May 30, 2020

Maundy Thursday 2020: “Remembering” means present and active

Willingly I shall bring myself
To accept the cross and cup,
I drink as my Saviour did
For his mouth,
Which flows with milk and honey
Has made the cause
And bitter taste of suffering
Become sweet through first drinking himself.

English Translation by Francis Browne

• • •

The Passover Seder is ordained in the Torah: “This day shall be for you a memorial day, and you shall keep it as a feast to the Lord. . . . You shall observe the feast of unleavened bread, for on this very day I brought your hosts out of the land of Egypt: therefore you shall observe this day, throughout your generations, as an ordinance for ever” (Exod. 12:14, 17). The Passover is to be observed as a “memorial day.” Biblically understood, this is a world removed from what we usually mean by “memorial.” Memory (remembrance) in biblical thought does not mean “calling to mind.” “Remembering” means present and active. That is the reason for the statement in the Passover Haggadah that it was not our ancestors who were brought by God out of bondage into freedom, but we ourselves. The Seder supper is not a memorial of God’s saving action in the past, but an appropriation of that same saving power in the present.

…Similarly, if we say that the Lord’s Supper is a “memorial,” we do not mean that we are simply thinking about Jesus’ last supper. When we repeat Jesus’ words, “do this in remembrance of me,” in the communion service, we do not simply call Jesus to mind. Jesus is actively present with power in the communion of the people. Disputes about the Lord’s Supper have divided the Christian church, but understanding the biblical concept of remembrance can help us. We are not just thinking about Jesus’ actions in the upper room; we acknowledge that he is present and acting with the community gathered at the table in the present time. The doctrine of the real presence of Jesus in the Lord’s Supper can be understood in this way by everyone, from the most sophisticated person to the simplest.

• Fleming Rutledge. The Crucifixion: Understanding the Death of Jesus Christ
(pp. 217-19)

Comments

  1. senecagriggs says

    Such a strange Easter week.

  2. “?????????” (“anamneasin”, the opposite of “amnesia”)

  3. Rutledge gets that right. Active. Present.

    Even our English rendering carries a powerful image; “re-” “member(ing)”; putting the parts/members together again.

    • Christiane says

      anamnesis: to recognize Him as present in the ‘breaking of the bread’, as when He spoke the Words first to His disciples at the Last Supper and as He was there with those men as is written in the Holy Gospel of St. Luke:

      “29 But they pleaded with Him, “Stay with us, for it is nearly evening and the day is almost over.” So He went in to stay with them. 30 While He was reclining at the table with them, He took bread, spoke a blessing and broke it, and gave it to them. 31 Then their eyes were opened and they recognized Jesus—and He disappeared from their sight “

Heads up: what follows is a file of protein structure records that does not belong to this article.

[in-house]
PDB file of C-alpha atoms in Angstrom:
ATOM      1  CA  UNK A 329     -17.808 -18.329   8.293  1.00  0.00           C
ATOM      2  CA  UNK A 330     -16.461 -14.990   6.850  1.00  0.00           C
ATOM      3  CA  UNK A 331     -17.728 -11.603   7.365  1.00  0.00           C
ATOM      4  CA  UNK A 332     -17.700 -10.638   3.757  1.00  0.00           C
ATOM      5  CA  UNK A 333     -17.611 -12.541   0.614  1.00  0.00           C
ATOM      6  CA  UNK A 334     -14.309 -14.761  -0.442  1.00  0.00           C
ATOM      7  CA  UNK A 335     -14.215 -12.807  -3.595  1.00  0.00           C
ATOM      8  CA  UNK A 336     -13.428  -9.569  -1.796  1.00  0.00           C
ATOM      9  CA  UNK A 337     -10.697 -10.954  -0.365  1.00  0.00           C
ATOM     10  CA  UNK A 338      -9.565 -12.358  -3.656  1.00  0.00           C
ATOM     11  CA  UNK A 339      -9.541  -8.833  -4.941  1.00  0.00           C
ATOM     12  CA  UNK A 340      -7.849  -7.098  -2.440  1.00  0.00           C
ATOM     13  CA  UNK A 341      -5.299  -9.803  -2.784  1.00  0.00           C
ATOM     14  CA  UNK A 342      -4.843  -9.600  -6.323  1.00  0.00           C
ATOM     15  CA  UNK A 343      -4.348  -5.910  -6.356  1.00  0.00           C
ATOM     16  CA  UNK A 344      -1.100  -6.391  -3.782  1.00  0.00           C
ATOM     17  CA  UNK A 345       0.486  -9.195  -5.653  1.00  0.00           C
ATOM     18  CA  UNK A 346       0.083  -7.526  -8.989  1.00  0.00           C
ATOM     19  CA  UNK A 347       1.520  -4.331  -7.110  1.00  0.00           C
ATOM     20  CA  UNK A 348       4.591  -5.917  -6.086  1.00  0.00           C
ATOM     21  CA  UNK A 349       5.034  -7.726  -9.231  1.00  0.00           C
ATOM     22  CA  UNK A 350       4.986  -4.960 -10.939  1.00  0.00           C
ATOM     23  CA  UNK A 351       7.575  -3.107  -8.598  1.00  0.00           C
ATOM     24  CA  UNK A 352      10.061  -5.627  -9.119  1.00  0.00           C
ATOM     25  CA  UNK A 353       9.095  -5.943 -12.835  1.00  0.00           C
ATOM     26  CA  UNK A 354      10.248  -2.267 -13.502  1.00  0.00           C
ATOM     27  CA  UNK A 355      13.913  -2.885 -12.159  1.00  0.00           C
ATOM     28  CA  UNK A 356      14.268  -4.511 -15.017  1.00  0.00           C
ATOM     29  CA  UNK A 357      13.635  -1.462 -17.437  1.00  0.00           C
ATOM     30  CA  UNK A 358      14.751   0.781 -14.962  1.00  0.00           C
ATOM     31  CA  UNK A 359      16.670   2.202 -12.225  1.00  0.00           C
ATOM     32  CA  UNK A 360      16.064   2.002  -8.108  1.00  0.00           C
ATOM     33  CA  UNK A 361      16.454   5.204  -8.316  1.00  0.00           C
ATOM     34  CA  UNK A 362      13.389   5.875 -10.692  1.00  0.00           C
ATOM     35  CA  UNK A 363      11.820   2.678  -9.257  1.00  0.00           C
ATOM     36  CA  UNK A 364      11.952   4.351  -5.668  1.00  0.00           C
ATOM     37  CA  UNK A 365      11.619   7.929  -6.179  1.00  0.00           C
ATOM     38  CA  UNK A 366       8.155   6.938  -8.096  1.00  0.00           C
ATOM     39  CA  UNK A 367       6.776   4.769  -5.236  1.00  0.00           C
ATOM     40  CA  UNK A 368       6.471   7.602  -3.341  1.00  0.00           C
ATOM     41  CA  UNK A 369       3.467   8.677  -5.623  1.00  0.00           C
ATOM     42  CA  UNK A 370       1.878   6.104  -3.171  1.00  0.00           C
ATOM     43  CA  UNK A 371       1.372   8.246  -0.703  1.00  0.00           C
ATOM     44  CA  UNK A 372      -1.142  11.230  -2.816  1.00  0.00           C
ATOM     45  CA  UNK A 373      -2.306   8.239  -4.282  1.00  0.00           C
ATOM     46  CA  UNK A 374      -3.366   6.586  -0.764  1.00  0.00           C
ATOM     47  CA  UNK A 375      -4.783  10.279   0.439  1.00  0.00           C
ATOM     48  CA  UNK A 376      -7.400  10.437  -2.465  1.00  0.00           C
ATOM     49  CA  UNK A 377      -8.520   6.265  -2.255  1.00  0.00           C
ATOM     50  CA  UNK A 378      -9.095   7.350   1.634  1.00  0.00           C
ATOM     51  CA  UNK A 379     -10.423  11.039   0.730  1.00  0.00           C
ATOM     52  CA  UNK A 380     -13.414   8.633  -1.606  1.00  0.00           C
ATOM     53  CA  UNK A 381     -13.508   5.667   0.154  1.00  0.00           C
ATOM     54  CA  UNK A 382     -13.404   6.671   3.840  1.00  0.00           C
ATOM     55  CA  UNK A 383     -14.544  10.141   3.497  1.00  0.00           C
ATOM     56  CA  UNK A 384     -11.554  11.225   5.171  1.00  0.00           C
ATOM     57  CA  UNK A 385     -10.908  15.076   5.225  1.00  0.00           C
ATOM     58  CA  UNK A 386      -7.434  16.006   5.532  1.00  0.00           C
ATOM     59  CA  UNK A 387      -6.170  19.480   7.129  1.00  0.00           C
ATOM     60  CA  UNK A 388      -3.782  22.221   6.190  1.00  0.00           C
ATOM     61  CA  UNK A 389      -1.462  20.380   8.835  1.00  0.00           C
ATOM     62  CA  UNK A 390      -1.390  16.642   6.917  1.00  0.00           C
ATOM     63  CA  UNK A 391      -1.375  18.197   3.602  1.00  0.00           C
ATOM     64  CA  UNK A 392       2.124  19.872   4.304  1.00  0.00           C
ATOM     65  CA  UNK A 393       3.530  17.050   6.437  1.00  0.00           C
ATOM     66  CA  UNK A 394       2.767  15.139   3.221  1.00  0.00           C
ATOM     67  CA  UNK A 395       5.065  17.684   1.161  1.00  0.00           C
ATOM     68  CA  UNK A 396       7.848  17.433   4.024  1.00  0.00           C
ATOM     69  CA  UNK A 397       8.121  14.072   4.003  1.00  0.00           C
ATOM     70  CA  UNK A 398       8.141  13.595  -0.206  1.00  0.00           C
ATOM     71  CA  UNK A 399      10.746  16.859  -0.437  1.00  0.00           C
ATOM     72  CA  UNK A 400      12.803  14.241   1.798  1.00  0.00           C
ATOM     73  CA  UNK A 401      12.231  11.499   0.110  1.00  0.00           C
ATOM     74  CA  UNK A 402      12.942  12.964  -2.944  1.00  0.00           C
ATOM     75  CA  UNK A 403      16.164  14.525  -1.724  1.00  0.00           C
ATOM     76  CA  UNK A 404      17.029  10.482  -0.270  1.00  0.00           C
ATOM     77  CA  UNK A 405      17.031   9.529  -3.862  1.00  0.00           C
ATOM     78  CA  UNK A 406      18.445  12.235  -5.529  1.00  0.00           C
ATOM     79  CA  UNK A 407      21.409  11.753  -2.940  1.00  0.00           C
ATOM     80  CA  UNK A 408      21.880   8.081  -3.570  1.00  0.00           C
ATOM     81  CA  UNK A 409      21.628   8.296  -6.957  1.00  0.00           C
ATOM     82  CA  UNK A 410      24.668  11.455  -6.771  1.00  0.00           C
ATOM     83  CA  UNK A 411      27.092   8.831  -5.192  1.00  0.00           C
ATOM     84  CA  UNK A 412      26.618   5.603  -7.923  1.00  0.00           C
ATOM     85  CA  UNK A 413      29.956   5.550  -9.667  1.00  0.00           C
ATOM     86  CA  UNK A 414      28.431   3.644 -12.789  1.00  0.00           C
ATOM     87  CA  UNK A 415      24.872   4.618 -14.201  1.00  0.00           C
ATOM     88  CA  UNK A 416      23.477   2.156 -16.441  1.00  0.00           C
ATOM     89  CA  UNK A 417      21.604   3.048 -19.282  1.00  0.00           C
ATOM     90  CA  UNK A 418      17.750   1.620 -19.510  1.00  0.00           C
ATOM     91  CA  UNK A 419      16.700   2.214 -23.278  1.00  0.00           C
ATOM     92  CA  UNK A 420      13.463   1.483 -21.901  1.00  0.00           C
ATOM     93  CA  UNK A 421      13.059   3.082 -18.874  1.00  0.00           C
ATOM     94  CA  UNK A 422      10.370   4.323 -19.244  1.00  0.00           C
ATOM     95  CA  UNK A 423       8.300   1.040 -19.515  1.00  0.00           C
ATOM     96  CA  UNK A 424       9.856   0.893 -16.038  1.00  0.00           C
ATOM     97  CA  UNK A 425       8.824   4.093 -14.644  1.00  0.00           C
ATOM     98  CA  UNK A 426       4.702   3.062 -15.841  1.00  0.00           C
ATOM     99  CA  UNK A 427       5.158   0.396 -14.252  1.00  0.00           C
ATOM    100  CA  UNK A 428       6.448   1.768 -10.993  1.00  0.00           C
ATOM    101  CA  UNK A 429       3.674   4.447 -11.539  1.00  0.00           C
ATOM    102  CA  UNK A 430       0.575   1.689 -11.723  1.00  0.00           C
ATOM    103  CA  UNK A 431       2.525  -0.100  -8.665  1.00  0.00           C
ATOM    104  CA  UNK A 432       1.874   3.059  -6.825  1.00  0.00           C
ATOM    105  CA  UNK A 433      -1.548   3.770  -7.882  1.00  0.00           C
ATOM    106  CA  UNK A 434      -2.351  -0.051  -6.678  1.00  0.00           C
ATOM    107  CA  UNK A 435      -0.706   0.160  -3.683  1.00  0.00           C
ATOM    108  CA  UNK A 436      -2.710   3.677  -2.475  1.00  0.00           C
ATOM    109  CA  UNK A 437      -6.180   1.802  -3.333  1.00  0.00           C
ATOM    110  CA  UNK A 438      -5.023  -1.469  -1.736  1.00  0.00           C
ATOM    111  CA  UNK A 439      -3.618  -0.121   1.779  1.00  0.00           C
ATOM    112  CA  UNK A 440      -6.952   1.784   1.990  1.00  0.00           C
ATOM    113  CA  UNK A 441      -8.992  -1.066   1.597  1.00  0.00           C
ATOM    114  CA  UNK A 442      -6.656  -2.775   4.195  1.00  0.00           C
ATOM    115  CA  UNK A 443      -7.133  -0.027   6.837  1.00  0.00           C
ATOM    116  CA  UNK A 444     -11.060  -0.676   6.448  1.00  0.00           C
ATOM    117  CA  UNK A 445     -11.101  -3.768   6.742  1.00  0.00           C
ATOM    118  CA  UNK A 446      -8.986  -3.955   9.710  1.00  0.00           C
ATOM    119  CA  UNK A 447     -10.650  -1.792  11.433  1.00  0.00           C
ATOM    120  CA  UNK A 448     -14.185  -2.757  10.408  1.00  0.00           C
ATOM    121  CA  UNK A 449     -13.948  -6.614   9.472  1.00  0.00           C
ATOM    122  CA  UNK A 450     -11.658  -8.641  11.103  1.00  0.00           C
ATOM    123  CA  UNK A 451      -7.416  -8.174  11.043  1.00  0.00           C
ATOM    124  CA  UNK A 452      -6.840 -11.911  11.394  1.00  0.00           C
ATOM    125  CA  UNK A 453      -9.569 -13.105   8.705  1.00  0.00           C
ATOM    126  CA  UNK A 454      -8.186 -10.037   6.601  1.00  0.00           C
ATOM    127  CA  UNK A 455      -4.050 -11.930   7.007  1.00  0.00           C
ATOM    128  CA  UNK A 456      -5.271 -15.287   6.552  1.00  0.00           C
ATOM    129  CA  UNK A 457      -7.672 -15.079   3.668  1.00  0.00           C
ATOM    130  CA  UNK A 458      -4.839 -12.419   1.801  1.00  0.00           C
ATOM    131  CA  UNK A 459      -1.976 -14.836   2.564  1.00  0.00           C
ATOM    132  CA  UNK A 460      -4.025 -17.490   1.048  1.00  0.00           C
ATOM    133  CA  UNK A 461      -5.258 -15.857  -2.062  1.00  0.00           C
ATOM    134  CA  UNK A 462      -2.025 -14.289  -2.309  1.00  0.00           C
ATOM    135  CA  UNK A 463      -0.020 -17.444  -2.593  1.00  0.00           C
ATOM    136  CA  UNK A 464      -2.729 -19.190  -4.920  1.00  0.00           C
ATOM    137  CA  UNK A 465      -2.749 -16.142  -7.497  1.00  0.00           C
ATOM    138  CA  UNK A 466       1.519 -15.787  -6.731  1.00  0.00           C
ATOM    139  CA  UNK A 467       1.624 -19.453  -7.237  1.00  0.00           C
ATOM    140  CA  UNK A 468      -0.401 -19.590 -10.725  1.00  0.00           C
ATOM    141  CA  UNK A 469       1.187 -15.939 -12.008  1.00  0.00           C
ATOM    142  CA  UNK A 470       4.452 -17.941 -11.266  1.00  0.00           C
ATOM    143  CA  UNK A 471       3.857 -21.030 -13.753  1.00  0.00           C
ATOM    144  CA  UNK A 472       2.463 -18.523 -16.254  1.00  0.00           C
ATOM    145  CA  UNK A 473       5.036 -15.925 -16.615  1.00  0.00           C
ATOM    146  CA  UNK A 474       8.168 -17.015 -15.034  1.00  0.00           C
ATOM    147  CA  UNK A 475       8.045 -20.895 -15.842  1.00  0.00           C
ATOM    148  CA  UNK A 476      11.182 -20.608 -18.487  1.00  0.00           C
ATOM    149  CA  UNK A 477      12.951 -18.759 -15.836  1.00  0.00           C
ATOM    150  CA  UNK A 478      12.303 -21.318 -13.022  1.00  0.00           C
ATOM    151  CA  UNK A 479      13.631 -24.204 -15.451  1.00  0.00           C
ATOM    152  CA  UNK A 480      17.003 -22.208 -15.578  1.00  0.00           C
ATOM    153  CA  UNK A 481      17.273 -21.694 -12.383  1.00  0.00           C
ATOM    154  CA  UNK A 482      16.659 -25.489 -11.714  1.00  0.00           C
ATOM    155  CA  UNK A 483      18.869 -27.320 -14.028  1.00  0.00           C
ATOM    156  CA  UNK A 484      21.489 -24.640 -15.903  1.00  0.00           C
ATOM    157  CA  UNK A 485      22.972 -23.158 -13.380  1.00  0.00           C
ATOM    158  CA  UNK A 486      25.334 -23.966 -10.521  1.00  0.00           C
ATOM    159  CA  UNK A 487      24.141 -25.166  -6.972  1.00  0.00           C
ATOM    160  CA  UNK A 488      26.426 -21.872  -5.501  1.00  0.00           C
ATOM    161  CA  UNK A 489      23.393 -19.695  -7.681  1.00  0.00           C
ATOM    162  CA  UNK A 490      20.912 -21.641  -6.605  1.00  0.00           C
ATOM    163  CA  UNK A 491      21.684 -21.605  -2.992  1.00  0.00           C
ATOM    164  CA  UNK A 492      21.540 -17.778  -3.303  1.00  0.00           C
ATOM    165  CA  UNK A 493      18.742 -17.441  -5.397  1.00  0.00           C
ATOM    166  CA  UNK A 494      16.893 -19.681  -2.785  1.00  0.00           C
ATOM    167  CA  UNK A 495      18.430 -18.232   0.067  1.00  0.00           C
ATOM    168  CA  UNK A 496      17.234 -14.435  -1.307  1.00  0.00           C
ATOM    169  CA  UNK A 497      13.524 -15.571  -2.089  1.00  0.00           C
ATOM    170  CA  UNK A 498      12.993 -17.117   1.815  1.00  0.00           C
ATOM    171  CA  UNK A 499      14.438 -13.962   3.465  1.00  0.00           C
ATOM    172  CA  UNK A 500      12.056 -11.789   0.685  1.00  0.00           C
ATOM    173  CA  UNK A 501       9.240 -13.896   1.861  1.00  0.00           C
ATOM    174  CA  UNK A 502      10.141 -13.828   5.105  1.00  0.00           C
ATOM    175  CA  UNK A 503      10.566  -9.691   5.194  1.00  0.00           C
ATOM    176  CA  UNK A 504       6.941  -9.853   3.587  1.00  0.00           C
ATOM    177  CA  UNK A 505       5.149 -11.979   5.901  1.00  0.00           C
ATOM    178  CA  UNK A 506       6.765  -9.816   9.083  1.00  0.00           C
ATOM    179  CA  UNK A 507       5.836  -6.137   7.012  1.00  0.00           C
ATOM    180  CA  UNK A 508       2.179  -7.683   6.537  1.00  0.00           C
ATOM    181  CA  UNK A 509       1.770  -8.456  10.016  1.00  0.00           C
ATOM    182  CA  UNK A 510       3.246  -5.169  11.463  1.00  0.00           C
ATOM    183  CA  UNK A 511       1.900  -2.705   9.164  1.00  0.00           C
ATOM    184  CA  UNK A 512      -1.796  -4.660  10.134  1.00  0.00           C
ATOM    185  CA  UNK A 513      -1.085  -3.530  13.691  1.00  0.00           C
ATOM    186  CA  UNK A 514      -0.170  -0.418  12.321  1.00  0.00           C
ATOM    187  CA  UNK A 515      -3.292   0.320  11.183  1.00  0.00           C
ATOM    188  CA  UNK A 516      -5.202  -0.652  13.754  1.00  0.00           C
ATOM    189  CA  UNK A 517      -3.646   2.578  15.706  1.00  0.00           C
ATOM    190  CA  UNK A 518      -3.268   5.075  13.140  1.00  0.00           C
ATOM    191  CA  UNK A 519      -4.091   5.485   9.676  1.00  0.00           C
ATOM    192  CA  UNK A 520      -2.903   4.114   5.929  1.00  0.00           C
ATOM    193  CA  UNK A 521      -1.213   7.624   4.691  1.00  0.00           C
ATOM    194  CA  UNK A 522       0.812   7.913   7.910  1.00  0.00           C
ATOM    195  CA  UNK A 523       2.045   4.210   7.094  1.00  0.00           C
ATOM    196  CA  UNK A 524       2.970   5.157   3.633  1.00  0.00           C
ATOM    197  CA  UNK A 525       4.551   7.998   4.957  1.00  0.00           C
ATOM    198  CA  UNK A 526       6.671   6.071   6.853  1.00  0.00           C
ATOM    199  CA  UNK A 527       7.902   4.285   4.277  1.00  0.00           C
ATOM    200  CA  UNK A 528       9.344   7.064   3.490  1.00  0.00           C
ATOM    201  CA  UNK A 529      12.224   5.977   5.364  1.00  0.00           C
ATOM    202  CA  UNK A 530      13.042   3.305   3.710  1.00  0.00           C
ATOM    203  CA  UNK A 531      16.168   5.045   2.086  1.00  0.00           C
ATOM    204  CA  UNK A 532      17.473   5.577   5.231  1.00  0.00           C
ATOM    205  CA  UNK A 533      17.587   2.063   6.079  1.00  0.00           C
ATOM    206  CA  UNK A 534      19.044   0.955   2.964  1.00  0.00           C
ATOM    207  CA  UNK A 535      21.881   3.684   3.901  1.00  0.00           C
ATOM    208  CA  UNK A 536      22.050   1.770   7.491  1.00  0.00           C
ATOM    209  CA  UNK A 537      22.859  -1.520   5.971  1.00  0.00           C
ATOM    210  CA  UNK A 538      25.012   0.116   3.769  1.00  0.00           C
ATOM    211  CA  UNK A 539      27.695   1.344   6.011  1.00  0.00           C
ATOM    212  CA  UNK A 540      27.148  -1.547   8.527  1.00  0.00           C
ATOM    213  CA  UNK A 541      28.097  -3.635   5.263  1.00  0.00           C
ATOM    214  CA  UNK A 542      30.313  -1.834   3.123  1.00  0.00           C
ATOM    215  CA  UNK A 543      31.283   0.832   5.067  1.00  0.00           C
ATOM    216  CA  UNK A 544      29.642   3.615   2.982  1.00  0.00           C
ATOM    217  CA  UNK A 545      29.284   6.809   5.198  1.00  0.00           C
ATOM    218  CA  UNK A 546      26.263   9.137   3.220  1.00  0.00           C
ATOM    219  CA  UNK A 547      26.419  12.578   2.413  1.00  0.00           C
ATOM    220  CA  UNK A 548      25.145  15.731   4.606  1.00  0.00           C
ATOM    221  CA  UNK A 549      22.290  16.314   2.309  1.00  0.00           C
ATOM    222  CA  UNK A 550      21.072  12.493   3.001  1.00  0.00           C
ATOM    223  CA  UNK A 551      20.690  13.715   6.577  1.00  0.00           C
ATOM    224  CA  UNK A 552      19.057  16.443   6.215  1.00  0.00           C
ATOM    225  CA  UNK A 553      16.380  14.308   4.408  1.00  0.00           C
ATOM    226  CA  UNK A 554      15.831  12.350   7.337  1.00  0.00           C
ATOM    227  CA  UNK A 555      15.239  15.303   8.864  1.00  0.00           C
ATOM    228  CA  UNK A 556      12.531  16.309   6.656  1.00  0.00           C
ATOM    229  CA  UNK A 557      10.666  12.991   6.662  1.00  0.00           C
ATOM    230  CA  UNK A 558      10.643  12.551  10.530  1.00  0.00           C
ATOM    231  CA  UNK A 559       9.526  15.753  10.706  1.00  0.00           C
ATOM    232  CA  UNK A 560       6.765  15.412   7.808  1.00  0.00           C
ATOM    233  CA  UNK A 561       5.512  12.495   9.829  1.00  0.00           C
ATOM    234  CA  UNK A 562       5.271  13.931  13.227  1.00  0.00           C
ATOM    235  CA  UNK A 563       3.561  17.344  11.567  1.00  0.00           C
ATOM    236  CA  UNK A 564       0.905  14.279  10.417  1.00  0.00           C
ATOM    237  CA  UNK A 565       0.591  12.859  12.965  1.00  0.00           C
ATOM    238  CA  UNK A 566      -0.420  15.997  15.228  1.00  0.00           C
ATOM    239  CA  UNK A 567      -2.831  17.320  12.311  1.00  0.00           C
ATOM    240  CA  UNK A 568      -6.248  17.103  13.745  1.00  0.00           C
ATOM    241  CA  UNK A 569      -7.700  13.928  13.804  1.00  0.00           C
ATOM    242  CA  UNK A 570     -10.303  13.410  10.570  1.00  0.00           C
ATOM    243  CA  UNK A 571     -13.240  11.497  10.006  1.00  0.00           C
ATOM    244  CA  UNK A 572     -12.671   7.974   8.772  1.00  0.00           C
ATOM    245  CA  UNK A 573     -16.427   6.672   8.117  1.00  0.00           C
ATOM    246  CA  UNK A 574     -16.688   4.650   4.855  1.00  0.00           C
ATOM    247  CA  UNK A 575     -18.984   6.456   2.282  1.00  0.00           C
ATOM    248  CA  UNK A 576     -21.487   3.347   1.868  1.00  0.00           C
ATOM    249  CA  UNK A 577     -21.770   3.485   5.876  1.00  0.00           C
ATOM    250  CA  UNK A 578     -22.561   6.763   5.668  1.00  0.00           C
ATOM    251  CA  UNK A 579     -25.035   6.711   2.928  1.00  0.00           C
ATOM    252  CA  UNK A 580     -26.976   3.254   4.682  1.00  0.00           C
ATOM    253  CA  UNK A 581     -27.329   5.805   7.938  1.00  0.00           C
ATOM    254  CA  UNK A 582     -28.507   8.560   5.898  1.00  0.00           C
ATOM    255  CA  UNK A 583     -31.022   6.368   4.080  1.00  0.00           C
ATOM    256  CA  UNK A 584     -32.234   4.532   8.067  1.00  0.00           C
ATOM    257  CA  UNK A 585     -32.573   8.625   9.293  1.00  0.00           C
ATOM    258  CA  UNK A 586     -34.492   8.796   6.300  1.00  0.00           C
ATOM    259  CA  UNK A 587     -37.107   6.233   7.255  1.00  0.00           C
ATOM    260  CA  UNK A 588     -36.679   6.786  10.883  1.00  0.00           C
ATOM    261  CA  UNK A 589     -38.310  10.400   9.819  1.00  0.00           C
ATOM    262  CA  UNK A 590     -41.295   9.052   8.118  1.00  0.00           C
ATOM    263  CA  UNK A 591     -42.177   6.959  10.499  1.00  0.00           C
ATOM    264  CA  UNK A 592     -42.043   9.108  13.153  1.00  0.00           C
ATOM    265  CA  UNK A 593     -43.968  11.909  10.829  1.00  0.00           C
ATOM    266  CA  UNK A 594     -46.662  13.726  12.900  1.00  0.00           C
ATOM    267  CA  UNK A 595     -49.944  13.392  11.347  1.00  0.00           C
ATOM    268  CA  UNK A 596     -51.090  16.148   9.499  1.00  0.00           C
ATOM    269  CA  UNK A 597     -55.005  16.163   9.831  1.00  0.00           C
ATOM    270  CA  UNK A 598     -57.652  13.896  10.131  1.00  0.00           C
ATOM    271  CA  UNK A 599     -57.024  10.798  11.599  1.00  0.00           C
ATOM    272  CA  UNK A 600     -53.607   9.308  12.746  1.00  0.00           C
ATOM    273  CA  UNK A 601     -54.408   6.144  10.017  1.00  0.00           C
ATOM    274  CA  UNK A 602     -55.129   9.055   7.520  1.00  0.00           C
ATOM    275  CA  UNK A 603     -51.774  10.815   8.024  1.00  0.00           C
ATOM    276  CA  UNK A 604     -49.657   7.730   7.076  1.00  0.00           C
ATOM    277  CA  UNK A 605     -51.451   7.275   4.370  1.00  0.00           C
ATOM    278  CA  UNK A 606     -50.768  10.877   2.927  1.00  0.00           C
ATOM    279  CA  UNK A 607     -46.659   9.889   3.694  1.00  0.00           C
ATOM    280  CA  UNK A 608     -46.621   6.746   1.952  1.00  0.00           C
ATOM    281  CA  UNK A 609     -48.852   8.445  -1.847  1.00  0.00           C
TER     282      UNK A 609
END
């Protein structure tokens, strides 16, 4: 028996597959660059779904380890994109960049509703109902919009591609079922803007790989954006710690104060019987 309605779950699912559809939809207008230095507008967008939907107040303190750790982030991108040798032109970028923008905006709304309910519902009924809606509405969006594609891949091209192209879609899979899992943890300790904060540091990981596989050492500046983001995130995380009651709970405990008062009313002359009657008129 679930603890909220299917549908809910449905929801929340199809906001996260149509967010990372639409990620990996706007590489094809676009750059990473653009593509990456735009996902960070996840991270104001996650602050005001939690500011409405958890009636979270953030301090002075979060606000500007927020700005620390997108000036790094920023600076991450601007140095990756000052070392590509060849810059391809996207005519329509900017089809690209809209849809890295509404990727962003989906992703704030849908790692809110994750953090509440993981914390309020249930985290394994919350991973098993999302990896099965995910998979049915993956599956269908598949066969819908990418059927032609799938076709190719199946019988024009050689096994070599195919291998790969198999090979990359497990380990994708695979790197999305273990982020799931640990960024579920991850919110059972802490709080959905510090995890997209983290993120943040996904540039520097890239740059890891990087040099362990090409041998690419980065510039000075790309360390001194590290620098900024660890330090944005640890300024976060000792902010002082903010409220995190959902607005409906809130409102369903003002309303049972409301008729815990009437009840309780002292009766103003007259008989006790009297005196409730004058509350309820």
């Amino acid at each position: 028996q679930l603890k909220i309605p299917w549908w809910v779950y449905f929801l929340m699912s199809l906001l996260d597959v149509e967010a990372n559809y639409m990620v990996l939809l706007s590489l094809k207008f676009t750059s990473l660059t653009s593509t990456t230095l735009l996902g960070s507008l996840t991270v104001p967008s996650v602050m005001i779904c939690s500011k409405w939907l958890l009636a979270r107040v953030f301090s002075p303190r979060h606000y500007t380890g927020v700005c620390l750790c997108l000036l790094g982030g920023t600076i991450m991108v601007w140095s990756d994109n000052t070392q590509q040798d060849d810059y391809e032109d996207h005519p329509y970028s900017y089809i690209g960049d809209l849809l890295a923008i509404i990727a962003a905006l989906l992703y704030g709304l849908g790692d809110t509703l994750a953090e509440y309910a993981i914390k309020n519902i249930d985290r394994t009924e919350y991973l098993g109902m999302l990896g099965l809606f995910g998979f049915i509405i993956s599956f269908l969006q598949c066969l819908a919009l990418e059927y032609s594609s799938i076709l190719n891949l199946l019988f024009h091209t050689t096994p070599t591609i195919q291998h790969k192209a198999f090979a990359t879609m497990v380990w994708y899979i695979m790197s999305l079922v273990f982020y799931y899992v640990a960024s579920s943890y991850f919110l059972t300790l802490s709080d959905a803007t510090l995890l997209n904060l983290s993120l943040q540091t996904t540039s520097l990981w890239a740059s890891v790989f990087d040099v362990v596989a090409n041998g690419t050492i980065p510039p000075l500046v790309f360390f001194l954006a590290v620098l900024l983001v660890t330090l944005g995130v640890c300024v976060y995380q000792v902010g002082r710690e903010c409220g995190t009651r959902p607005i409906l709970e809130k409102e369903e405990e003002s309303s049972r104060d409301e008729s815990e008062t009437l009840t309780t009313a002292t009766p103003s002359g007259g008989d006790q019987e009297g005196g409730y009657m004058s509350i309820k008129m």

• Dana Ames says

      Yes, FR gets that bit right. In addition, my understanding is that the Greek stressed our participation in what is going on, like the Jewish view of all of Israel having participated in the first Passover.

      Chronologically, the first feast of the Jewish year is Yom Kippur, and it’s important in remembering that we need to be cleansed of our sin. But God commanded that Passover be the “first” – that is, the foremost feast on the calendar, because nothing else makes sense if we are not delivered from the power of death.

      Dana

      • In addition, my understanding is that the Greek stressed our participation in what is going on…

        Is the implication that it is always going on, with or without our participation?

  4. Robert F says

    Does Jesus’ active presence “with power in the communion of the people” depend on the people doing (and to my thinking believing is a form of doing) and saying the certain things? Does the people’s doing and saying make him present and active with power?

    • I would argue that it’s the other way round – His presence will draw people to want to enact the doing and saying. Chicken/egg.

      • Christiane says

        The idea that in the mystery of the Incarnation, Christ ‘assumed’ our humanity to Himself in order to care for it, to heal it.
        How does this play out in Christian praxis?

        How did the Lord’s Supper come from ancient days to be celebrated in a ‘church’ where a very young pastor bought some cheap bread on sale and placed it by the back door of ‘the church’ and told people if they wanted, they could take some on the way out the door? What happened? or maybe ‘why’ did it happen?

        more and more evidence there is that ‘fundamentalism’ is far from Christian orthodoxy, and people have tried to replace their own teachings into ‘theology’ and consigned what is ‘holy’ to ‘mystery’ that is alien to them